Mechanical System Design

Fluid mechanics has a wide range of applications, including for mechanical engineering, geophysics, astrophysics, and biology. Solid mechanics deals with characterizing solid responses to the external forces and environments.

Successful design of mechanical systems requires four major disciplines (fluid mechanics, solid

mechanics, control engineering, and multidisciplinary design optimization). Fluid mechanics deals with

characterizing fluid flows around objects. Fluid mechanics has a wide range of applications, including for

mechanical engineering, geophysics, astrophysics, and biology. Solid mechanics deals with characterizing

solid responses to the external forces and environments. Solid mechanics studies the behavior of solid

materials, especially their motion and deformation under the action of forces, temperature changes,

phase changes, and other external or internal agents. Solid mechanics is fundamental for civil,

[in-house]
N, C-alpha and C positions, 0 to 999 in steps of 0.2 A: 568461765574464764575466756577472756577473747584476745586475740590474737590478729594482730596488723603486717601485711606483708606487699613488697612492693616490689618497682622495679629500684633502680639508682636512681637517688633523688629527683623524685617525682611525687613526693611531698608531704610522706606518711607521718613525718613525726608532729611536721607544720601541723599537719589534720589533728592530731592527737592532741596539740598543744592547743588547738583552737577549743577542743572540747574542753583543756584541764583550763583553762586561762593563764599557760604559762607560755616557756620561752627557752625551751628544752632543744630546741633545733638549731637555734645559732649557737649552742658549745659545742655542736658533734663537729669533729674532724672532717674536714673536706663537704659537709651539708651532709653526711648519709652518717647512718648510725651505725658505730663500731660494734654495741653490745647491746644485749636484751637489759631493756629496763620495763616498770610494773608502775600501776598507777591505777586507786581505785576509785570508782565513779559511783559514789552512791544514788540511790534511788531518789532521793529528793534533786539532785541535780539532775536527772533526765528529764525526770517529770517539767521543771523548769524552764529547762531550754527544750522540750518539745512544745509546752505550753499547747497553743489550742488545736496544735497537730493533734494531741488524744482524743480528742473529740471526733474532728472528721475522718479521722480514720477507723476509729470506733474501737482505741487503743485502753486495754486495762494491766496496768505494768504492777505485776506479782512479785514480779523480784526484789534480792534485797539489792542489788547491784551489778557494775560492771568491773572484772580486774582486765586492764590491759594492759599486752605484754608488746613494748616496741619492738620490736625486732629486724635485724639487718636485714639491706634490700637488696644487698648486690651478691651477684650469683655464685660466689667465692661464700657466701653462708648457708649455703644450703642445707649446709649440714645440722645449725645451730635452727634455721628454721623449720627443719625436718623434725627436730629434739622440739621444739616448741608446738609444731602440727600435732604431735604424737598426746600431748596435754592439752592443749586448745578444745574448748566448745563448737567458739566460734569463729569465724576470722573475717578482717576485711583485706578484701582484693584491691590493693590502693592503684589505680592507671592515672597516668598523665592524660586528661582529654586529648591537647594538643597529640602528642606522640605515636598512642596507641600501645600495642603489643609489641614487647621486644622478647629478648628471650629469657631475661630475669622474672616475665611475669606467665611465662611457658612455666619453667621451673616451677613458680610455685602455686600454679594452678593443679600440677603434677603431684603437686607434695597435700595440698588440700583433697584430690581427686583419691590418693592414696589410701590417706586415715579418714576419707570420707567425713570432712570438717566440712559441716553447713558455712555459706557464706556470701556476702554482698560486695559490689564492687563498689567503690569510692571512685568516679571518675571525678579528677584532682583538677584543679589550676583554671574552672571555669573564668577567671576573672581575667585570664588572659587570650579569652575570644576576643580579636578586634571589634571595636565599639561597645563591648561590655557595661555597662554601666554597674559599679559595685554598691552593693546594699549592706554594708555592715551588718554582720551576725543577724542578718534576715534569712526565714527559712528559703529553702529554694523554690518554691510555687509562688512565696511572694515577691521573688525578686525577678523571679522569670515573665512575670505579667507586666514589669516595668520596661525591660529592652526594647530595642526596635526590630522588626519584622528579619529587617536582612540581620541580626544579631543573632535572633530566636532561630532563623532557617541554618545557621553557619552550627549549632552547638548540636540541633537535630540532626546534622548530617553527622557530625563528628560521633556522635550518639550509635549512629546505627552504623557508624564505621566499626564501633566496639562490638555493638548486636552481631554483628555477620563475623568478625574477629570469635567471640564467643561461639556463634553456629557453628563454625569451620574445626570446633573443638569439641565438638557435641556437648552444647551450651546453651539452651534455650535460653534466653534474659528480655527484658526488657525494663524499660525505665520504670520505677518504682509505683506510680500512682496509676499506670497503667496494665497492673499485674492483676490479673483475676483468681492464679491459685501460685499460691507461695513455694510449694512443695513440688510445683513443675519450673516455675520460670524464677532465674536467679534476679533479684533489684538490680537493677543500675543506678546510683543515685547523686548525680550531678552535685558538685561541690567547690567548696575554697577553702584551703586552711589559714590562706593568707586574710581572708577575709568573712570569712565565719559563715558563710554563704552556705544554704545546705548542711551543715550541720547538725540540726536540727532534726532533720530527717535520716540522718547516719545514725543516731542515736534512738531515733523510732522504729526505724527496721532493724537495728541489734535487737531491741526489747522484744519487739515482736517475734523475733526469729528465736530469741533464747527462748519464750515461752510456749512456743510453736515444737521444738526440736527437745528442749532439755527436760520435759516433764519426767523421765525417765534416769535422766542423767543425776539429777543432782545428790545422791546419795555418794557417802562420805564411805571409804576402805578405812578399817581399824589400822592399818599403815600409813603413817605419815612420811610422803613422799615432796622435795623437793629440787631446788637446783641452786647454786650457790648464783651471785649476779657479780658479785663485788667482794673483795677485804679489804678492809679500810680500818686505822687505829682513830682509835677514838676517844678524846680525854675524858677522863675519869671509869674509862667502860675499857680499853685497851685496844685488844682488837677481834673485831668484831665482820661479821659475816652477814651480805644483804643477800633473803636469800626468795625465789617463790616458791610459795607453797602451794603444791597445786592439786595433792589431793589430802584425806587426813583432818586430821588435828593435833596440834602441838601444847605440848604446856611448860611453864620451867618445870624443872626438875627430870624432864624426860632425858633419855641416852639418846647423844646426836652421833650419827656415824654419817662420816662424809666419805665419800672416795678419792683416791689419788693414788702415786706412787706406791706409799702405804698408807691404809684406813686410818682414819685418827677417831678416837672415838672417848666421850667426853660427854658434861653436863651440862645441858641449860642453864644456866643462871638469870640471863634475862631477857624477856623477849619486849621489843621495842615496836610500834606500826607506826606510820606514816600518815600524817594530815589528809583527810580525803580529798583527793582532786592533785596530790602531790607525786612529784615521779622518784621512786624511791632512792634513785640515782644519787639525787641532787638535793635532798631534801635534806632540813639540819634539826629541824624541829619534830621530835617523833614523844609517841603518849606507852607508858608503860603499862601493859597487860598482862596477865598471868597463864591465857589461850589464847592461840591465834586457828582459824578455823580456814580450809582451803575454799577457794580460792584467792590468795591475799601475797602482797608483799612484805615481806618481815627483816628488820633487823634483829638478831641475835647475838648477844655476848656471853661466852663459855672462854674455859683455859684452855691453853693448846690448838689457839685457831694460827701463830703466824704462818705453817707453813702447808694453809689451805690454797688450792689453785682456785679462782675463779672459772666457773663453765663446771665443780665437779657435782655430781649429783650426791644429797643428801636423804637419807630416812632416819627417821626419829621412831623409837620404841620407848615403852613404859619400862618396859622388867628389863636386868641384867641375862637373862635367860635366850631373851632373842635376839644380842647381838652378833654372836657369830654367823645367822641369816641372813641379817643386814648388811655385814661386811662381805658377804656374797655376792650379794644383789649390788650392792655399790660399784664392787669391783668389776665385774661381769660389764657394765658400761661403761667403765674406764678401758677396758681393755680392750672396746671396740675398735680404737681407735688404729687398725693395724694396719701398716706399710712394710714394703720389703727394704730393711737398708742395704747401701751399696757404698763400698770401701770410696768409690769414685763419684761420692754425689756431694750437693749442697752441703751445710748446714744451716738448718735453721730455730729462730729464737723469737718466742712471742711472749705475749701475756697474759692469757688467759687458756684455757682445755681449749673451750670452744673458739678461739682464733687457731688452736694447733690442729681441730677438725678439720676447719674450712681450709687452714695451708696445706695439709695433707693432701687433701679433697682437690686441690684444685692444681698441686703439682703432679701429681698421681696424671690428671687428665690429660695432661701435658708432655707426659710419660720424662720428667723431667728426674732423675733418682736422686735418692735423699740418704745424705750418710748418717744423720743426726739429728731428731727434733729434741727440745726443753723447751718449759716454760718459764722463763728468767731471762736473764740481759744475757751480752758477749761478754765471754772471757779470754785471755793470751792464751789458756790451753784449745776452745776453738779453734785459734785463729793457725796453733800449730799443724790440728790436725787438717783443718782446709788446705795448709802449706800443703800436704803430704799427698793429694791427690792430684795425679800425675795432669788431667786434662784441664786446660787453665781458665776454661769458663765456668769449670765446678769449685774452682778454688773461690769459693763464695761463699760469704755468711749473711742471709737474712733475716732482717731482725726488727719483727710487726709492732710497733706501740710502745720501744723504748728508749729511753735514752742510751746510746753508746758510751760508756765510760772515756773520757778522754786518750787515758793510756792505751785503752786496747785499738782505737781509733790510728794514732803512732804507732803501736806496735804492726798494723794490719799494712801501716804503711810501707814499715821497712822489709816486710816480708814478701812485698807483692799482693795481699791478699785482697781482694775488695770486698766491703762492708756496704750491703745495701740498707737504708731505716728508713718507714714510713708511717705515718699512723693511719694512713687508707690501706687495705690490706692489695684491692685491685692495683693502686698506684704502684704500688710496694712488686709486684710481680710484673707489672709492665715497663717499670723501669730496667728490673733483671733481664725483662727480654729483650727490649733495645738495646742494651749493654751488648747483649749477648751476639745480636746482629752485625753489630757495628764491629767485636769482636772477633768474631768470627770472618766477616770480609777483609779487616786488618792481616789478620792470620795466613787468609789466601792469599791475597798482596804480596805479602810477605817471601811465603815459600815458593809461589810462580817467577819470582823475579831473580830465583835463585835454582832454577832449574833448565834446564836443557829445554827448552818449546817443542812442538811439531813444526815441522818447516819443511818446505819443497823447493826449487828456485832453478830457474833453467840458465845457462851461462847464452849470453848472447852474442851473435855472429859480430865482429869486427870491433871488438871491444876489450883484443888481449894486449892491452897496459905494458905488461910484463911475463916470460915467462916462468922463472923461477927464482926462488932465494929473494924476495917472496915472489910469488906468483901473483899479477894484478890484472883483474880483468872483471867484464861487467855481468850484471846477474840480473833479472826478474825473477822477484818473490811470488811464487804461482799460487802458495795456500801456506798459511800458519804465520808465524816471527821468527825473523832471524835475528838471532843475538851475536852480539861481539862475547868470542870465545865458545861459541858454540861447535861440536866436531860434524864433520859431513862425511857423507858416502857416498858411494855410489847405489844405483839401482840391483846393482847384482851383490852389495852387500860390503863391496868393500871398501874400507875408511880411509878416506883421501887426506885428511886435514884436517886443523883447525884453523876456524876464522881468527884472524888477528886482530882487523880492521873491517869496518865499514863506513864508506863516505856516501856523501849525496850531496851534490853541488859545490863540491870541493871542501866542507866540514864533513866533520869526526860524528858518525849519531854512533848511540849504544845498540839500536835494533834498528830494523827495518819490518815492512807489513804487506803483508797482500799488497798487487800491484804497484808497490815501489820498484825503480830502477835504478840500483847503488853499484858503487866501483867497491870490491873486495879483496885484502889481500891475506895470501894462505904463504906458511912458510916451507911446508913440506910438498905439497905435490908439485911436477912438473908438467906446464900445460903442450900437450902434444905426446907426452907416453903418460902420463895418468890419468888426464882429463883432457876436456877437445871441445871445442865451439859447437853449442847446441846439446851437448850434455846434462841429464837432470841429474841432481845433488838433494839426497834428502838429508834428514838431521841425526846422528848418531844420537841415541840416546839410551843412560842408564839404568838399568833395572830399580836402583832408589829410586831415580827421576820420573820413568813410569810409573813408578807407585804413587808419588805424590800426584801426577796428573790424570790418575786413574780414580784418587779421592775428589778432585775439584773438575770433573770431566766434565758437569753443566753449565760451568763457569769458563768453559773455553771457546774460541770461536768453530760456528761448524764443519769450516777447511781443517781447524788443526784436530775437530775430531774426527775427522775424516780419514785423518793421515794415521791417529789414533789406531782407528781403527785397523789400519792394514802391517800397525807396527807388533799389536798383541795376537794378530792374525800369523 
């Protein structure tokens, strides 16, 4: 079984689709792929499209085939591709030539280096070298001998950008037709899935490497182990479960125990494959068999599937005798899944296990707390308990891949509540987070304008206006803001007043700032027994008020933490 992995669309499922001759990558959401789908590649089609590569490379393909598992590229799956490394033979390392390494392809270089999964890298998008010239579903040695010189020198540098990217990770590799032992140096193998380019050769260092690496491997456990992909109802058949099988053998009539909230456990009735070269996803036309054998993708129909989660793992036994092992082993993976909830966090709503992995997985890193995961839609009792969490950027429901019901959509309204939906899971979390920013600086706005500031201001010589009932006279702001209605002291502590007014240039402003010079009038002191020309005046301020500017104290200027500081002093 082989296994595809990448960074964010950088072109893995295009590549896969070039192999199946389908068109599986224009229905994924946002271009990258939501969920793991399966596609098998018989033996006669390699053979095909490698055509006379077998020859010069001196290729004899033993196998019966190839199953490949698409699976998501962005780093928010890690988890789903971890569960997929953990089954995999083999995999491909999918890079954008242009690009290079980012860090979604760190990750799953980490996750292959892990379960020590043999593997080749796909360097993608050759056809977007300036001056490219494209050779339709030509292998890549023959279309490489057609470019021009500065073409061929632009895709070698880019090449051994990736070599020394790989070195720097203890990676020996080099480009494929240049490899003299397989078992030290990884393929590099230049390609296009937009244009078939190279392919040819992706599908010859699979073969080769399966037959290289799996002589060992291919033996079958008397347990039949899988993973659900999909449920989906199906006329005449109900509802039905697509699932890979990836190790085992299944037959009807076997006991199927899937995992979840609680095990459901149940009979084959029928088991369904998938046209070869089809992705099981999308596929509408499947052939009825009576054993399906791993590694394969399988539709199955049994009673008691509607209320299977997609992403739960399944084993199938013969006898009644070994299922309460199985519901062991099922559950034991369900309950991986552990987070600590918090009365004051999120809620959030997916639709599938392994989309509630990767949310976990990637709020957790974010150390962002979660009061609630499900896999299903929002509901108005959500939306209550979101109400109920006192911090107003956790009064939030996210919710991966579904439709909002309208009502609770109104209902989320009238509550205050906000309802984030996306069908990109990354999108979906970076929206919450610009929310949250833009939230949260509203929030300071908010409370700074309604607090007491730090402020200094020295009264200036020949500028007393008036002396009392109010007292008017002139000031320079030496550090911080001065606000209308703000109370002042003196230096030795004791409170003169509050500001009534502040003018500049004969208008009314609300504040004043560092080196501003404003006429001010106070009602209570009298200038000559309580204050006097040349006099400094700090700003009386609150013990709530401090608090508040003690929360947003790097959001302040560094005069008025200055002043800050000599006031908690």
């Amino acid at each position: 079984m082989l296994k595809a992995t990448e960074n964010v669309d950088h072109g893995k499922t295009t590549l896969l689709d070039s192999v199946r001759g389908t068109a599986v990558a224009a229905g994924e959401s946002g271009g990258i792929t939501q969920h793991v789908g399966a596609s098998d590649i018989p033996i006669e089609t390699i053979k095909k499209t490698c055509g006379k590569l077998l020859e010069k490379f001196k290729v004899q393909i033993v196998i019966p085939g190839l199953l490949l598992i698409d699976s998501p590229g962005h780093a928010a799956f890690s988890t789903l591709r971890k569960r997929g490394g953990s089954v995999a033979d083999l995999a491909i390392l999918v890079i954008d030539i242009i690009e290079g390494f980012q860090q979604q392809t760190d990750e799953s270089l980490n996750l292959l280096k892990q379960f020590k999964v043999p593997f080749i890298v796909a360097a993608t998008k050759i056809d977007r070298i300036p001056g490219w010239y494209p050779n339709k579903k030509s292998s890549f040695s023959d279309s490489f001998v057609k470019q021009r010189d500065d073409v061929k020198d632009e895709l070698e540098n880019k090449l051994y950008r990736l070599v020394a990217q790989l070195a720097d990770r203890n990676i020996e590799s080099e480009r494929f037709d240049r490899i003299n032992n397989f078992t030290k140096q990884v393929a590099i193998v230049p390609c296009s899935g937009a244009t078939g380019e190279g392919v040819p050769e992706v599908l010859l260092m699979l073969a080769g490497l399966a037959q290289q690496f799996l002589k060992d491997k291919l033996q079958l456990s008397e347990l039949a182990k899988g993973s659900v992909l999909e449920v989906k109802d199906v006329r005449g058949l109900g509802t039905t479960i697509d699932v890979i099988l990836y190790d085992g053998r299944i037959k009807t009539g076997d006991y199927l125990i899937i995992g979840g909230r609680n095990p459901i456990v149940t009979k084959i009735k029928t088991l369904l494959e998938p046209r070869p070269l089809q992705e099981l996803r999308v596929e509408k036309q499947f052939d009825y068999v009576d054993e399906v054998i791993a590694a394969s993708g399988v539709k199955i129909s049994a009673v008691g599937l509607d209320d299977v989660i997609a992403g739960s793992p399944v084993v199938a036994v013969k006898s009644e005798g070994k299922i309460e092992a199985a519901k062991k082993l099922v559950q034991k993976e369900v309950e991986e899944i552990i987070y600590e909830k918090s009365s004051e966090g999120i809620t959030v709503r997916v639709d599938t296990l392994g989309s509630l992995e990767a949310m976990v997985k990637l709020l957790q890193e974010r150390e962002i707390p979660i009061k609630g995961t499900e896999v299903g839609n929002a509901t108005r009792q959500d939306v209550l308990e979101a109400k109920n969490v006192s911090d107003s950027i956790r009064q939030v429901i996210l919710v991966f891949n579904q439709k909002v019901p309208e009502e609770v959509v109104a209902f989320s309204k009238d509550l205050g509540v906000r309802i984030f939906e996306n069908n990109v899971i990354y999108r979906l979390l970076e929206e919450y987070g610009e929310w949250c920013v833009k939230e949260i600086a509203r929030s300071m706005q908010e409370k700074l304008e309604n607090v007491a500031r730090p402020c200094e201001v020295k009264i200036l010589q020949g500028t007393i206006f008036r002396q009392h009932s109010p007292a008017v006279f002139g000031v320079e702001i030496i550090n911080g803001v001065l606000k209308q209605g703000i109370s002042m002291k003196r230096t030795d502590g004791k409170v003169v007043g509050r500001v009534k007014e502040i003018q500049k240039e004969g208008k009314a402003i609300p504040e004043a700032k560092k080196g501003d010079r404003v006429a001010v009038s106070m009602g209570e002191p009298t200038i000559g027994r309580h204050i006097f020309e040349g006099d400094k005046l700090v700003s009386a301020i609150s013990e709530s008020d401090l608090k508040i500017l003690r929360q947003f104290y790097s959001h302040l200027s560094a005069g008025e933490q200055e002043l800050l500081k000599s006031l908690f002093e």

aerospace, nuclear, and mechanical engineering, for geology, and for many branches of physics such as

materials science. Control engineering is the engineering discipline that applies control theory to design

systems with desired behaviors. The practice uses sensors to measure the output performance of the

device being controlled and those measurements can be used to give feedback to the input actuators

that can make corrections toward desired performance. When a device is designed to perform without

the need of human inputs for correction it is called automatic control. Multi-disciplinary design

optimization (MDO) is a field of engineering that uses optimization methods to solve design problems

incorporating a number of disciplines. MDO allows designers to incorporate all relevant disciplines

simultaneously. The optimum of the simultaneous problem is superior to the design found by optimizing

each discipline sequentially, since it can exploit the interactions between the disciplines.